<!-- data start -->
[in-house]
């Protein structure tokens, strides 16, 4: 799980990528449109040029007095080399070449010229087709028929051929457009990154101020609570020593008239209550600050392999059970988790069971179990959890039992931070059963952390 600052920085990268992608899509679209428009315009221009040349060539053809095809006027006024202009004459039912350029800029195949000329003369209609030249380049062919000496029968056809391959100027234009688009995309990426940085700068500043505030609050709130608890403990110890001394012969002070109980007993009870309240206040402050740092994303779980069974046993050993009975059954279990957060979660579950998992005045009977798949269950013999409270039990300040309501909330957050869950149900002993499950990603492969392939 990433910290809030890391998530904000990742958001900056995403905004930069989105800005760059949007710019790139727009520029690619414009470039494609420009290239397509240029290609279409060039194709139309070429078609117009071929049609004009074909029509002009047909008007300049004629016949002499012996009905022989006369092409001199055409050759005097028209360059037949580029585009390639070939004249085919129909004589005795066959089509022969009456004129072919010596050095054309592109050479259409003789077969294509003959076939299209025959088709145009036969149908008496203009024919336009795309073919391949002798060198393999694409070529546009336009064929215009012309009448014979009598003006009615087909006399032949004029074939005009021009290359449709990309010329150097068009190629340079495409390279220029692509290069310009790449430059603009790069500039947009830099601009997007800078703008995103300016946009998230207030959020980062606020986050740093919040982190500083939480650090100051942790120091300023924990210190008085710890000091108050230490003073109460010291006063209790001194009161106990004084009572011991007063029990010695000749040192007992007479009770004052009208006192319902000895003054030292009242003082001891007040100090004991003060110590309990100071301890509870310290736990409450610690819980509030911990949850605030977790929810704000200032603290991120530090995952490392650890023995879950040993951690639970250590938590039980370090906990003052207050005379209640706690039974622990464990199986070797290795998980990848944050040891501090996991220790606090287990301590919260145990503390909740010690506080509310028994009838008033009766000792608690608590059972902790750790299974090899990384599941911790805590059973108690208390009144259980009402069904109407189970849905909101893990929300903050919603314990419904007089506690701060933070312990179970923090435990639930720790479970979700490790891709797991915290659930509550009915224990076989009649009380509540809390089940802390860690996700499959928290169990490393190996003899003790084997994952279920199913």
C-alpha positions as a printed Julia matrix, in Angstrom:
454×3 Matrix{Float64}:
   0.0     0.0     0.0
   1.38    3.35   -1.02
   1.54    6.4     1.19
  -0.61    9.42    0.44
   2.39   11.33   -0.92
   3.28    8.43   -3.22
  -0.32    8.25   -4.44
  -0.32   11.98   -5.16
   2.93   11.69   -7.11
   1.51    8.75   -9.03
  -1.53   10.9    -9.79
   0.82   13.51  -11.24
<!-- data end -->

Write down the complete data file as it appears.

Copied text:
[in-house]
């Protein structure tokens, strides 16, 4: 799980990528449109040029007095080399070449010229087709028929051929457009990154101020609570020593008239209550600050392999059970988790069971179990959890039992931070059963952390 600052920085990268992608899509679209428009315009221009040349060539053809095809006027006024202009004459039912350029800029195949000329003369209609030249380049062919000496029968056809391959100027234009688009995309990426940085700068500043505030609050709130608890403990110890001394012969002070109980007993009870309240206040402050740092994303779980069974046993050993009975059954279990957060979660579950998992005045009977798949269950013999409270039990300040309501909330957050869950149900002993499950990603492969392939 990433910290809030890391998530904000990742958001900056995403905004930069989105800005760059949007710019790139727009520029690619414009470039494609420009290239397509240029290609279409060039194709139309070429078609117009071929049609004009074909029509002009047909008007300049004629016949002499012996009905022989006369092409001199055409050759005097028209360059037949580029585009390639070939004249085919129909004589005795066959089509022969009456004129072919010596050095054309592109050479259409003789077969294509003959076939299209025959088709145009036969149908008496203009024919336009795309073919391949002798060198393999694409070529546009336009064929215009012309009448014979009598003006009615087909006399032949004029074939005009021009290359449709990309010329150097068009190629340079495409390279220029692509290069310009790449430059603009790069500039947009830099601009997007800078703008995103300016946009998230207030959020980062606020986050740093919040982190500083939480650090100051942790120091300023924990210190008085710890000091108050230490003073109460010291006063209790001194009161106990004084009572011991007063029990010695000749040192007992007479009770004052009208006192319902000895003054030292009242003082001891007040100090004991003060110590309990100071301890509870310290736990409450610690819980509030911990949850605030977790929810704000200032603290991120530090995952490392650890023995879950040993951690639970250590938590039980370090906990003052207050005379209640706690039974622990464990199986070797290795998980990848944050040891501090996991220790606090287990301590919260145990503390909740010690506080509310028994009838008033009766000792608690608590059972902790750790299974090899990384599941911790805590059973108690208390009144259980009402069904109407189970849905909101893990929300903050919603314990419904007089506690701060933070312990179970923090435990639930720790479970979700490790891709797991915290659930509550009915224990076989009649009380509540809390089940802390860690996700499959928290169990490393190996003899003790084997994952279920199913």
C-alpha positions as a printed Julia matrix, in Angstrom:
454×3 Matrix{Float64}:
   0.0     0.0     0.0
   1.38    3.35   -1.02
   1.54    6.4     1.19
  -0.61    9.42    0.44
   2.39   11.33   -0.92
   3.28    8.43   -3.22
  -0.32    8.25   -4.44
  -0.32   11.98   -5.16
   2.93   11.69   -7.11
   1.51    8.75   -9.03
  -1.53   10.9    -9.79
   0.82   13.51  -11.24